on these points would wreck not only the 
owner, but the capital that might come to 
his aid. 

It has best suited a majority of the mon- 
eyed operators of San Francisco to buy and 
sell rather than to work mines— a method 
of procedure learned and adopted by them 
from experience, to some extent, it must be 
admitted. Failure in procuring dividends 
in mining is to be taken, however, just for 
what it is worth. Shrewd business men 
point to the generally alleged fact that 
mining, on the whole, swallows up as 
much capital as it yields. Yet we know 
how many in our midst have had their start 
in other business by a success in mining. 
Ws ought not, in justice, to reckon with 
the calculation aught but intelligent and 
legitimate mining, — so different from mere 
speculation, or from the wild and imagina- 
tive fortune-hunting which characterizes 
even capitalists on this one subject, that 
seems to touch the selfish principle in men 
so closely as to annihilate their usually 
governing commercial reasoning. 

San Francisco capital has been, up to the 
time of the inroad of "Chicago fiats," an 
anomalous institution, operating in a pe- 
culiar manner; with many features which 
are attractive and interesting to a student 
capable of grasping financial subjects. 
Touching its influences upon mining in 
Nevada, the Hamilton daily Inland Empire,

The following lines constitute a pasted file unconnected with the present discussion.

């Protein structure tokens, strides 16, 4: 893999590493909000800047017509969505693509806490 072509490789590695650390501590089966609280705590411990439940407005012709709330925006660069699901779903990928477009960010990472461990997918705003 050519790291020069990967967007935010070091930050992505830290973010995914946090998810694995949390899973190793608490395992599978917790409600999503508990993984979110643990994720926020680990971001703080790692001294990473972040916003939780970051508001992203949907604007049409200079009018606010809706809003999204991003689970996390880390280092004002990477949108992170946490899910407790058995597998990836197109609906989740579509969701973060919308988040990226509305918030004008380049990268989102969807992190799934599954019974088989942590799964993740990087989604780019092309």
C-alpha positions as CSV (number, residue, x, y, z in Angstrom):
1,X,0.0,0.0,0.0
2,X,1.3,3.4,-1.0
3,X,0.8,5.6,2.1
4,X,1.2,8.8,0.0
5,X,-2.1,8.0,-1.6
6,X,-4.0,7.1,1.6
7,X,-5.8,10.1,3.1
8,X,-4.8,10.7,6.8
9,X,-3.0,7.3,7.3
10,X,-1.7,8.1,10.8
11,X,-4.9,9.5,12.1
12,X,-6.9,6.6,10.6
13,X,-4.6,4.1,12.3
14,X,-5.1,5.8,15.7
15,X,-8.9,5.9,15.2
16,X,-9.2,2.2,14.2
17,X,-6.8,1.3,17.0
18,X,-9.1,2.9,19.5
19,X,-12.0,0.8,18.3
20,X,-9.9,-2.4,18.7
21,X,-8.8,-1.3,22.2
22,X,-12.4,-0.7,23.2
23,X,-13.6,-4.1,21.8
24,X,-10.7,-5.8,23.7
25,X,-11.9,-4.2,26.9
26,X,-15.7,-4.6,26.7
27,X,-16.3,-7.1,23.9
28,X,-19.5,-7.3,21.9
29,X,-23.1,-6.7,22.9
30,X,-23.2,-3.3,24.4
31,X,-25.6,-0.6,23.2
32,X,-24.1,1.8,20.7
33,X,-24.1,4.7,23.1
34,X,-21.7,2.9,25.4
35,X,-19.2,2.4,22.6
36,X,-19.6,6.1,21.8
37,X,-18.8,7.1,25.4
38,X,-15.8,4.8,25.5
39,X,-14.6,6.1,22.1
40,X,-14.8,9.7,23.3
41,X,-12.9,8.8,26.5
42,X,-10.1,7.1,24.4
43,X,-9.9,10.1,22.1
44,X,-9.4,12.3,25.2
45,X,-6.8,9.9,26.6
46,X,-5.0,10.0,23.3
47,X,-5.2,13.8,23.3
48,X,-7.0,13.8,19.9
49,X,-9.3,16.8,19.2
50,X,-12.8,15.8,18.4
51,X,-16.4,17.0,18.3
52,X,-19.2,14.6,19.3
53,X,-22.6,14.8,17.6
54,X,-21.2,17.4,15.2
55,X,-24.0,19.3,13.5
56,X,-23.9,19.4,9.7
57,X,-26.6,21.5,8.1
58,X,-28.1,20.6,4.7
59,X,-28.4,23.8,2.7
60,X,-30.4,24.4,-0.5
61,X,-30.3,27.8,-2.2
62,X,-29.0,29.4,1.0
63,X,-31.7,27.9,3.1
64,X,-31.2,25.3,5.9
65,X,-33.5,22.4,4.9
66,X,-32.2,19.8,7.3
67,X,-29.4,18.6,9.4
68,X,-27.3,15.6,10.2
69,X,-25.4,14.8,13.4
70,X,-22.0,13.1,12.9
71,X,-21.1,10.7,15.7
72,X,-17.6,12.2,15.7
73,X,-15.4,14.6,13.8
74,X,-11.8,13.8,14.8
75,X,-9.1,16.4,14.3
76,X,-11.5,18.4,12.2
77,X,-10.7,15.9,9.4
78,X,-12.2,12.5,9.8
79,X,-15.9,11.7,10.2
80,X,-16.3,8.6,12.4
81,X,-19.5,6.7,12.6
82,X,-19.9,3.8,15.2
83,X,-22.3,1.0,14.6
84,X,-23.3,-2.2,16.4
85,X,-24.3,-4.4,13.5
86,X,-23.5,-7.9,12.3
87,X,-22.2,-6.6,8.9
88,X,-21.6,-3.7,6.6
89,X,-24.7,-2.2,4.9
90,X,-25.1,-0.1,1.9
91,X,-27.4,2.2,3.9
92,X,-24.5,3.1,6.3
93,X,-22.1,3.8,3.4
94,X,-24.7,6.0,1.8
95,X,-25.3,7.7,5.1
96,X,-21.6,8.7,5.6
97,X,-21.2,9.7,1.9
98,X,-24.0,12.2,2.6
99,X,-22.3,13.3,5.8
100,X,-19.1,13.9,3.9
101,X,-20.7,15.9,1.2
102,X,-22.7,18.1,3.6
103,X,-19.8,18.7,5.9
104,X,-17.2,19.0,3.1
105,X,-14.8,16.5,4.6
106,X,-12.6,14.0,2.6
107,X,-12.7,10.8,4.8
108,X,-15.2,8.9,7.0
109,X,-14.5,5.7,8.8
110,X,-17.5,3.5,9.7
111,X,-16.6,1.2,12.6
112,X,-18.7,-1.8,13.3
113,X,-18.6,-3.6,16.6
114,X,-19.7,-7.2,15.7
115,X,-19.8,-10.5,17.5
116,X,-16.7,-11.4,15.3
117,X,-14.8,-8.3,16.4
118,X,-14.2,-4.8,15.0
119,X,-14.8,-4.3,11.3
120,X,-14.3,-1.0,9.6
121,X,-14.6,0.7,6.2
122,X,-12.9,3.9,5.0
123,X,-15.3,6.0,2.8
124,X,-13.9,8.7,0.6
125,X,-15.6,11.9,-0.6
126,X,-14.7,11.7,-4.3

an " emancipated " newspaper, says the 
following very sharp things: 

' ' So general has been the practice of 
San Francisco capitalists to" freeze out" 
small owners, and by means, too, less hon- 
orable than is the highwayman s practice 
of obtaining his fellows' valuables, that 
now men dread to see these same grabbers 
obtain a foothold here. The Comstoek 
has furnished a history which it is not 
pleasant to contemplate; a history which 
it seems to us no well-wisher of White 
Pine would care to see repeated here. 
Without very much capital to start with, 
a ring of banking operators, in connection 
with the old " Stock Board " of San Fran- 
cisco, through' a systematized course of 
"bulling' and "bearings" secured the 
ownership of almost the entire mother 
vein of Nevada in their own hands. It 
is useless to prate of good management on 
the one hand and want of thrift on the 
other. There is a general sense of justice 
in the hearts ot men which rebels at such a 
conclusion. Besides, we are all familiar 
with the way that unnecessary assessments 
were formerly levied, of the unnecessary 
expenses to which all the mines were sub- 
jected, until small owners were starved or 
sold out, and the poor man was obliged to 
give up for naught his title to a fortune. 
By this we do not mean to say the mon- 
eyed men of San Francisco are all rascals ; 
we do not meau to say there are no mon- 
eyed men in San Francisco who are hon- 
est. But, as regards the treatment of Ne- 
vada by these people, we have stated a gen- 
eral rule, which has no more exceptions 
than other general rules. At the same 
time we would not recommend our people 
to eschew San Francisco. There is cap- 
ital there, which, if it were brought here